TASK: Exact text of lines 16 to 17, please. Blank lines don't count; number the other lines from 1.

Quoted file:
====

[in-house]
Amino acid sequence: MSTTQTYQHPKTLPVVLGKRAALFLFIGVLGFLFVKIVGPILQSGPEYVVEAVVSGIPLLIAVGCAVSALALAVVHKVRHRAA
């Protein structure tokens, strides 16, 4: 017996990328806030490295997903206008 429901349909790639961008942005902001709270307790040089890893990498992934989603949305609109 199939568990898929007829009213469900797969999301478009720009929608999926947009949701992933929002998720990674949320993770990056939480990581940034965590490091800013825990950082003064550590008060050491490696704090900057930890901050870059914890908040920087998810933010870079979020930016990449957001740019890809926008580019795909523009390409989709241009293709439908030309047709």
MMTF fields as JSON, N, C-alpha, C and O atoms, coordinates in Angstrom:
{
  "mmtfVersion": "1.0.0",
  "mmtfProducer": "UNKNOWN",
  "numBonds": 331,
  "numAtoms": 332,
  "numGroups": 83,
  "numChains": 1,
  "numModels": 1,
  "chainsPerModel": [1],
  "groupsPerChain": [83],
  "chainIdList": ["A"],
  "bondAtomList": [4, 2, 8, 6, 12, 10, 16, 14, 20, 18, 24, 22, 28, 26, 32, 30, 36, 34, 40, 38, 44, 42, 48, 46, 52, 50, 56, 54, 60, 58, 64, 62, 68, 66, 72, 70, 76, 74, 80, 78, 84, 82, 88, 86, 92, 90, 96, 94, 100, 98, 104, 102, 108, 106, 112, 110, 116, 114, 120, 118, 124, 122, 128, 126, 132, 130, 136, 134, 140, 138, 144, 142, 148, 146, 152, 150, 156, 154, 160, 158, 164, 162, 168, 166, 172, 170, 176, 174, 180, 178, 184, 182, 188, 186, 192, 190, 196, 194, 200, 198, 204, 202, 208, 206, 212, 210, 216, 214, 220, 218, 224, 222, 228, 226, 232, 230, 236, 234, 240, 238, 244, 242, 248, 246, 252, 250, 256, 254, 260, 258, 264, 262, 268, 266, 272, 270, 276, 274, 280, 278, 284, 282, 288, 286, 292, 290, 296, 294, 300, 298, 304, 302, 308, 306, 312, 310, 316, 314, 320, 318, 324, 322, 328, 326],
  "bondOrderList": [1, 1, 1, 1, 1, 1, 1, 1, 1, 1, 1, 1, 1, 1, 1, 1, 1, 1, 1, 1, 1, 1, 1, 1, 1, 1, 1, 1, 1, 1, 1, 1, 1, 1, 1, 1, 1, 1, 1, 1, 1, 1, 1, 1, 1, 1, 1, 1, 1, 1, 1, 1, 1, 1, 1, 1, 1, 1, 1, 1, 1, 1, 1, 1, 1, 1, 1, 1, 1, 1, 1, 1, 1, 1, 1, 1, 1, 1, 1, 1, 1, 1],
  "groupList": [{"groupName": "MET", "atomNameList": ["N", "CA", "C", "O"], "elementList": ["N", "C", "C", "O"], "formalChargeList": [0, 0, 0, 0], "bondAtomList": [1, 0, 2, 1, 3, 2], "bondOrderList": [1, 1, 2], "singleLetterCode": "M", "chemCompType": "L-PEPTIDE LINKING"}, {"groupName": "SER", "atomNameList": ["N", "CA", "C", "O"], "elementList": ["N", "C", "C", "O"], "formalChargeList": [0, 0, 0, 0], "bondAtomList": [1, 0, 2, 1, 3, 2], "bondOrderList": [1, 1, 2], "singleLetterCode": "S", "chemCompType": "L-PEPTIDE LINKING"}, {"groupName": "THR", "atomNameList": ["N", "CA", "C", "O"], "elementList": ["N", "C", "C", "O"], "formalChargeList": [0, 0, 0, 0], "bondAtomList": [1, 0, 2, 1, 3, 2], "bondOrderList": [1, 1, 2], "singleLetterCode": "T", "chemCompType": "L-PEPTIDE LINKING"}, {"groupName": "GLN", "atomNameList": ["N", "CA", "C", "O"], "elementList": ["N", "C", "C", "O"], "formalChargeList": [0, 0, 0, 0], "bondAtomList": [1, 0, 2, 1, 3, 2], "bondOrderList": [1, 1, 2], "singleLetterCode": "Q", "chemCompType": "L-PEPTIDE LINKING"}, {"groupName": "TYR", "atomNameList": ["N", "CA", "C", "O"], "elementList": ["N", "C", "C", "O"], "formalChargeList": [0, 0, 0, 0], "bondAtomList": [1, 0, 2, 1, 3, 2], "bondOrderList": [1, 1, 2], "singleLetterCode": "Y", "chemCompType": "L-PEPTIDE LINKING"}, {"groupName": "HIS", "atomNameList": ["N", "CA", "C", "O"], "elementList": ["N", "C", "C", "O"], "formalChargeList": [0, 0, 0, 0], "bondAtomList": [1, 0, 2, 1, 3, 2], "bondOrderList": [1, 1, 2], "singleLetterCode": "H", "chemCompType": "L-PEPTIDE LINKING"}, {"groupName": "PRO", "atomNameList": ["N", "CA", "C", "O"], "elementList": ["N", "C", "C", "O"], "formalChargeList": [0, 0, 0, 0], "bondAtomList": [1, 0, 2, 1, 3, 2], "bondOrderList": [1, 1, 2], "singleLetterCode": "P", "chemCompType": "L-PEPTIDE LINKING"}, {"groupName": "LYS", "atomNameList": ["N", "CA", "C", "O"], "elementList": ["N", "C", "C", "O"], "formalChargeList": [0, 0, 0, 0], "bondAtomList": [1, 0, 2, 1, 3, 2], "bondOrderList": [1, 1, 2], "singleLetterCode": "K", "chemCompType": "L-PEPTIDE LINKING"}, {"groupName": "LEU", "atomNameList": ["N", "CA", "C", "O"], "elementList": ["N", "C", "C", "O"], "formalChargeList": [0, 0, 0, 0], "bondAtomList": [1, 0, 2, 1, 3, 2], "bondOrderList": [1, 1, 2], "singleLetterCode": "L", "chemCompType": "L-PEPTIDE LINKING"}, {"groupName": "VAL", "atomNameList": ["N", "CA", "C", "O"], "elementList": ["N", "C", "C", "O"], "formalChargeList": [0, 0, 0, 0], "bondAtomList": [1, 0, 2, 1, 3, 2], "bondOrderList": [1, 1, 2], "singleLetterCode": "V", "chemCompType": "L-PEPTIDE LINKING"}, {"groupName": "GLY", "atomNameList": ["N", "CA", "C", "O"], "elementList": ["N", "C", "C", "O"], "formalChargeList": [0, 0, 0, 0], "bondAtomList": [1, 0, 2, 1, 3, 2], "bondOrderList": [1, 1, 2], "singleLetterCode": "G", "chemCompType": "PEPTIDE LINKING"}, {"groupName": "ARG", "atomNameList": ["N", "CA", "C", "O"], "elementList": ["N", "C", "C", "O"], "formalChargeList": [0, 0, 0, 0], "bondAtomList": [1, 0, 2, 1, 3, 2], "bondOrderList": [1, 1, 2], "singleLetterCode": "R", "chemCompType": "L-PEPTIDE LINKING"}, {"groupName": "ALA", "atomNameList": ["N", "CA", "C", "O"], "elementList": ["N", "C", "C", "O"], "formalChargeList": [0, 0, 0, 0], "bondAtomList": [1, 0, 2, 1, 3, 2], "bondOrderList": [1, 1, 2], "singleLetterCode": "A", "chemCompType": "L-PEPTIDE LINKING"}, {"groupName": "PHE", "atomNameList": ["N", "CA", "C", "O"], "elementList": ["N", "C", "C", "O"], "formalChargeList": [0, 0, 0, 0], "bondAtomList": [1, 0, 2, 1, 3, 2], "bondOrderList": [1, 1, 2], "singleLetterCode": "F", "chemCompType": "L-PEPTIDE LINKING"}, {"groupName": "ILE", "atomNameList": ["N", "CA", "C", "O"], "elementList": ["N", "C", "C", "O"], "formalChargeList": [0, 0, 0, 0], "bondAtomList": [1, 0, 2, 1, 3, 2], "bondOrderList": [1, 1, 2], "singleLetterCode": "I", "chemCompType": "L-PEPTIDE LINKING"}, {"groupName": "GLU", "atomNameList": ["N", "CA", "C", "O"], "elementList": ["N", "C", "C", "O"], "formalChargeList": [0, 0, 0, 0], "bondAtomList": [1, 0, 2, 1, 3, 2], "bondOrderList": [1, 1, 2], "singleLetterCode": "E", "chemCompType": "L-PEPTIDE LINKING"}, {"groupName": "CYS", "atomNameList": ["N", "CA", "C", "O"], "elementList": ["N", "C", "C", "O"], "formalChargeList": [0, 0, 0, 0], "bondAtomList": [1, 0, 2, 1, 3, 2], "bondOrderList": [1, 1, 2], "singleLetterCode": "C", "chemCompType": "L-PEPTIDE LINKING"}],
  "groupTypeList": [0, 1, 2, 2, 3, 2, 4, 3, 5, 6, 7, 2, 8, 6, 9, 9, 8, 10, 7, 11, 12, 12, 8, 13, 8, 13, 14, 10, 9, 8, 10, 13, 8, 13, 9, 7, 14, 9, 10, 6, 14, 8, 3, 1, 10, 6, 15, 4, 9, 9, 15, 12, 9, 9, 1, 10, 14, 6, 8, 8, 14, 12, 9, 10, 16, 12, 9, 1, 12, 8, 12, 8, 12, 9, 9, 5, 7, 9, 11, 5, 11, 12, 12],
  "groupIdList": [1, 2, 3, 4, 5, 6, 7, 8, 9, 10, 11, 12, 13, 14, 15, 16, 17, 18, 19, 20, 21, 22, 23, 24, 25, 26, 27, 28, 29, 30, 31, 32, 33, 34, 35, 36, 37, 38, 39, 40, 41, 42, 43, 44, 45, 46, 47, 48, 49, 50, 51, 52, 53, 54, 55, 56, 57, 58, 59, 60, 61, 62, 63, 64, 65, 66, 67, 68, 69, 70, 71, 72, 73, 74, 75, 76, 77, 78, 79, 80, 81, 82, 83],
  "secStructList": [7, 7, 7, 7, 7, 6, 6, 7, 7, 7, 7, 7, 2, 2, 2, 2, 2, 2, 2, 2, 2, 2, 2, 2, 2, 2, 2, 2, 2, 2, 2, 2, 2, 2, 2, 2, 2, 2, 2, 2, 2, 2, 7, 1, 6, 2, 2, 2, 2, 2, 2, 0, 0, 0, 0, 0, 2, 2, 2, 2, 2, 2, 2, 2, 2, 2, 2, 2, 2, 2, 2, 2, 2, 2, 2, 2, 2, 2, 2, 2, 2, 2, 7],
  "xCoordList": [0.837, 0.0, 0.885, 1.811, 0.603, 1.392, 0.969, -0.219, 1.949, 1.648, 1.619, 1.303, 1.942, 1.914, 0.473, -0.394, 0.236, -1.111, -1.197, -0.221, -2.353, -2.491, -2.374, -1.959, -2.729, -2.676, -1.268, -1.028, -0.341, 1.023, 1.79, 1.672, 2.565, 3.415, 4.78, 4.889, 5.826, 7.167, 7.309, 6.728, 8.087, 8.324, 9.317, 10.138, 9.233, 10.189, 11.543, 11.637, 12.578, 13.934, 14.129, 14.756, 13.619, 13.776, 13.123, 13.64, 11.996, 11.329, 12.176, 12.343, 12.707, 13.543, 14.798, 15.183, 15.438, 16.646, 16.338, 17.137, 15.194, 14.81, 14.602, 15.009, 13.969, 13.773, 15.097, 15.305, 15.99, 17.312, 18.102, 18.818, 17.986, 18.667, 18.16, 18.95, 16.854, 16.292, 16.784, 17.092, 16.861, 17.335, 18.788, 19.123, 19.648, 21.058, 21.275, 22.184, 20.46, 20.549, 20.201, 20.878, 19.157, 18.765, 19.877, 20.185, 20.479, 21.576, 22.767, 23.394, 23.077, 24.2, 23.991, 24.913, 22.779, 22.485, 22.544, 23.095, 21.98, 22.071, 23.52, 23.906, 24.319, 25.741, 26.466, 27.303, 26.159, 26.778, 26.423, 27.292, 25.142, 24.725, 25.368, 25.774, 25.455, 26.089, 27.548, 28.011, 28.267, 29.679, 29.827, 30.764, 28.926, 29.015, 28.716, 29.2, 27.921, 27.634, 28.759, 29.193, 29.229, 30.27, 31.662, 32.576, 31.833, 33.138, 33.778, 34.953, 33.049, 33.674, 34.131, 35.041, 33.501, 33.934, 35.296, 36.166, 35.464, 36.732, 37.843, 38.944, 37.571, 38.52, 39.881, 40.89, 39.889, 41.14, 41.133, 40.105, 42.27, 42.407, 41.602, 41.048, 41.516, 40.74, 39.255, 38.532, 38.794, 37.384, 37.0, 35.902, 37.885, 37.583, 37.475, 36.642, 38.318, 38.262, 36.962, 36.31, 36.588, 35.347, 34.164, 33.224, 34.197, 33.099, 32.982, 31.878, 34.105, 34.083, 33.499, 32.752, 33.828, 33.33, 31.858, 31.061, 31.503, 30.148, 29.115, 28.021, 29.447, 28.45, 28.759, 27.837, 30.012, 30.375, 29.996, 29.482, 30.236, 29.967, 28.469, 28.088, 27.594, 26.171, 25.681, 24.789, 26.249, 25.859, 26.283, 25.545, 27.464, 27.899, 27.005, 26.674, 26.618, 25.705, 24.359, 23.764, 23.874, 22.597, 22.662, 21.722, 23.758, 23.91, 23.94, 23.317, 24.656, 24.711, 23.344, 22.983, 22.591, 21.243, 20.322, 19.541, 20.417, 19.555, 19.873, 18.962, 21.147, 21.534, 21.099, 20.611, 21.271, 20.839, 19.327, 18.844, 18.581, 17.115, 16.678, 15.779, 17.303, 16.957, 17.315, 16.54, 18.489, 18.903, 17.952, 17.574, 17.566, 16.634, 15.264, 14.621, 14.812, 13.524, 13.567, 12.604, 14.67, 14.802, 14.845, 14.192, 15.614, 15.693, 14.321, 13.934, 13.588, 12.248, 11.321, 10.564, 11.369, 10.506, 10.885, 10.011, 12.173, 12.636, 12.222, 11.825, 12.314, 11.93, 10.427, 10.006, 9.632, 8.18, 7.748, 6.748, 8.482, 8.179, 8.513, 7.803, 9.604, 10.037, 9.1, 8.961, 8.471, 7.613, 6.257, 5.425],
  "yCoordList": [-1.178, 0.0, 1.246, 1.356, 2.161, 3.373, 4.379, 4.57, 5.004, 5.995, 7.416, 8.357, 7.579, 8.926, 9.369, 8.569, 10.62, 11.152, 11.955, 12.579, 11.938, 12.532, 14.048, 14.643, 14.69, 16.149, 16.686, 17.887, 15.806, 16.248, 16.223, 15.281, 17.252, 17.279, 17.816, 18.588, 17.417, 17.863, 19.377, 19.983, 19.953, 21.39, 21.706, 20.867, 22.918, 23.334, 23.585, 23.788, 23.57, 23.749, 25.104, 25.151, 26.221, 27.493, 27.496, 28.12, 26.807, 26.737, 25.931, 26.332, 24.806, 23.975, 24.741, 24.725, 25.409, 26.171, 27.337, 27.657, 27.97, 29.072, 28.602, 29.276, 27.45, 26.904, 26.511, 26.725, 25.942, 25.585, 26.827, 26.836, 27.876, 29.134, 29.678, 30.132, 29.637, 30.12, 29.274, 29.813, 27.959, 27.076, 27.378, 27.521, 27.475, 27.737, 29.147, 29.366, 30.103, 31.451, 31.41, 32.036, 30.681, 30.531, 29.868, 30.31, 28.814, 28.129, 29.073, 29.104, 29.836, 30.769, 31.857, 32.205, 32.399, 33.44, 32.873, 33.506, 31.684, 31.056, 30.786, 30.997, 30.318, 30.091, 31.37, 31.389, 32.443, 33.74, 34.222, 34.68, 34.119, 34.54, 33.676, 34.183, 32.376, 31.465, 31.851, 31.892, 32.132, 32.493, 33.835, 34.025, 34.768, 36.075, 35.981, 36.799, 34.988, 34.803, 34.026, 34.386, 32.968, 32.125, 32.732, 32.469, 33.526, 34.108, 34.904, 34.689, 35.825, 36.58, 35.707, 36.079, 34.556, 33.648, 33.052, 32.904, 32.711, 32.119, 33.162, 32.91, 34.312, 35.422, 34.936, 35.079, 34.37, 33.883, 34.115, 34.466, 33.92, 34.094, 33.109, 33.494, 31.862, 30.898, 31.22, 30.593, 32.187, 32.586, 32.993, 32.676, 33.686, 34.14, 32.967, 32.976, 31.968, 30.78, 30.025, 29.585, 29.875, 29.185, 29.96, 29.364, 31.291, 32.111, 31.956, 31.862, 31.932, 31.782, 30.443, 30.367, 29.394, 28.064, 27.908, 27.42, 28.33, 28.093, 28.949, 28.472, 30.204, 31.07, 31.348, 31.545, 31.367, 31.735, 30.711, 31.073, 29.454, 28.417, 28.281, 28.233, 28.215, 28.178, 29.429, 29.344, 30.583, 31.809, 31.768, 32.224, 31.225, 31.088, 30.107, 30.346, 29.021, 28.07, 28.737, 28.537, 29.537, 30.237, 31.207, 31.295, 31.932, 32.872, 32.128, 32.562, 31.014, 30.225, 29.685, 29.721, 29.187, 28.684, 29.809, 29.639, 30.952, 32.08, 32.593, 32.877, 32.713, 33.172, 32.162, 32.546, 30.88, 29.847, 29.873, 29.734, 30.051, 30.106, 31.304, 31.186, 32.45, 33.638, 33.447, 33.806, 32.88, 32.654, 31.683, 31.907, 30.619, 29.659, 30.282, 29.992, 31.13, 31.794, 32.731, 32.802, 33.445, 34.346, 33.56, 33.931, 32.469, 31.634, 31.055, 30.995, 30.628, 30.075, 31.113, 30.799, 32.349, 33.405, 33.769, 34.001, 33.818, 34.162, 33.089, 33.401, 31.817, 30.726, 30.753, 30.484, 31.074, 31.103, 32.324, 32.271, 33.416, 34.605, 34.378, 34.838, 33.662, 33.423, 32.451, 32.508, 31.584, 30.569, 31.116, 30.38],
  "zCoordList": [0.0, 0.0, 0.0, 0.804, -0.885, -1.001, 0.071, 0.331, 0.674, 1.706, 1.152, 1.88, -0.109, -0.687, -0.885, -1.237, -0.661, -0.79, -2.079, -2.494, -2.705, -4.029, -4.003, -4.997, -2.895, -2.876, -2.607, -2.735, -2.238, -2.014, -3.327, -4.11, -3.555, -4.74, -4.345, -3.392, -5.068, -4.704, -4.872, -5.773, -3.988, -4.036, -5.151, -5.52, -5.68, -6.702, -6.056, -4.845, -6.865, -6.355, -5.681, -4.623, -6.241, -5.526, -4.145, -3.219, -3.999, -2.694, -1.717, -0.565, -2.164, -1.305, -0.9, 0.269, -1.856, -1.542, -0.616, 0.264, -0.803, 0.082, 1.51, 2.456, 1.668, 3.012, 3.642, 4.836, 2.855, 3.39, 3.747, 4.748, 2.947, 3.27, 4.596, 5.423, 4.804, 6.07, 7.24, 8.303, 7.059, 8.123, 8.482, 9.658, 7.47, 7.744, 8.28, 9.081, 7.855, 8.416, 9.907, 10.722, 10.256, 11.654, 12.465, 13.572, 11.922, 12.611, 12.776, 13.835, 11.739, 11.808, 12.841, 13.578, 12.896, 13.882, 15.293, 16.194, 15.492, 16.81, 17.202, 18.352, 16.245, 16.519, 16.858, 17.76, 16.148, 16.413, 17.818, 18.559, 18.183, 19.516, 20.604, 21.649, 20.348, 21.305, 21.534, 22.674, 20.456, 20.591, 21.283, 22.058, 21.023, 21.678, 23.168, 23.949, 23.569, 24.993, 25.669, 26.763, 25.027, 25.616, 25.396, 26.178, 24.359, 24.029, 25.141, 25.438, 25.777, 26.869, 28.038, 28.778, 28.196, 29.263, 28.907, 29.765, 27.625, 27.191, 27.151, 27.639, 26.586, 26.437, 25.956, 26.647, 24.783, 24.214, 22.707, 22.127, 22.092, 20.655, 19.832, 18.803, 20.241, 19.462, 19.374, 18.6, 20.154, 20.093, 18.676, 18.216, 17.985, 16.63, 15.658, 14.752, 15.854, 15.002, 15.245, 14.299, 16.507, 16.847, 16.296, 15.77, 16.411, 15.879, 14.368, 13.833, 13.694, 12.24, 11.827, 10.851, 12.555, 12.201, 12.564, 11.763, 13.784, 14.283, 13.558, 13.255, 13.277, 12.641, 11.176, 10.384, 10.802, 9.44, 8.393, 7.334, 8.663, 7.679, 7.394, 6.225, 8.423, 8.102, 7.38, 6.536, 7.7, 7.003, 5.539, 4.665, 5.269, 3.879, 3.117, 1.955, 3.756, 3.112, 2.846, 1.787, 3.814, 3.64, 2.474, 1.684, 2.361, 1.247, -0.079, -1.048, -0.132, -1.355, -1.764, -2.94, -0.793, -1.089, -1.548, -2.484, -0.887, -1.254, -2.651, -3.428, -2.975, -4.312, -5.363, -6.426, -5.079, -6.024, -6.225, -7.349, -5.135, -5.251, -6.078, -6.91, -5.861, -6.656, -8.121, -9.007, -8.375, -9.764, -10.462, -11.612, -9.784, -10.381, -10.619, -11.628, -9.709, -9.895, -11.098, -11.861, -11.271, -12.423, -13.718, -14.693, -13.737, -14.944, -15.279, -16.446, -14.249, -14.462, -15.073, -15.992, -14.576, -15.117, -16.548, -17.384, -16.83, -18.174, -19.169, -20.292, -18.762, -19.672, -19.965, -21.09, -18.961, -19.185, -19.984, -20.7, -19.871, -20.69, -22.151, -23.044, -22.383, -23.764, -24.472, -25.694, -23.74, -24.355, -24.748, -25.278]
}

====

  "bondAtomList": [4, 2, 8, 6, 12, 10, 16, 14, 20, 18, 24, 22, 28, 26, 32, 30, 36, 34, 40, 38, 44, 42, 48, 46, 52, 50, 56, 54, 60, 58, 64, 62, 68, 66, 72, 70, 76, 74, 80, 78, 84, 82, 88, 86, 92, 90, 96, 94, 100, 98, 104, 102, 108, 106, 112, 110, 116, 114, 120, 118, 124, 122, 128, 126, 132, 130, 136, 134, 140, 138, 144, 142, 148, 146, 152, 150, 156, 154, 160, 158, 164, 162, 168, 166, 172, 170, 176, 174, 180, 178, 184, 182, 188, 186, 192, 190, 196, 194, 200, 198, 204, 202, 208, 206, 212, 210, 216, 214, 220, 218, 224, 222, 228, 226, 232, 230, 236, 234, 240, 238, 244, 242, 248, 246, 252, 250, 256, 254, 260, 258, 264, 262, 268, 266, 272, 270, 276, 274, 280, 278, 284, 282, 288, 286, 292, 290, 296, 294, 300, 298, 304, 302, 308, 306, 312, 310, 316, 314, 320, 318, 324, 322, 328, 326],
  "bondOrderList": [1, 1, 1, 1, 1, 1, 1, 1, 1, 1, 1, 1, 1, 1, 1, 1, 1, 1, 1, 1, 1, 1, 1, 1, 1, 1, 1, 1, 1, 1, 1, 1, 1, 1, 1, 1, 1, 1, 1, 1, 1, 1, 1, 1, 1, 1, 1, 1, 1, 1, 1, 1, 1, 1, 1, 1, 1, 1, 1, 1, 1, 1, 1, 1, 1, 1, 1, 1, 1, 1, 1, 1, 1, 1, 1, 1, 1, 1, 1, 1, 1, 1],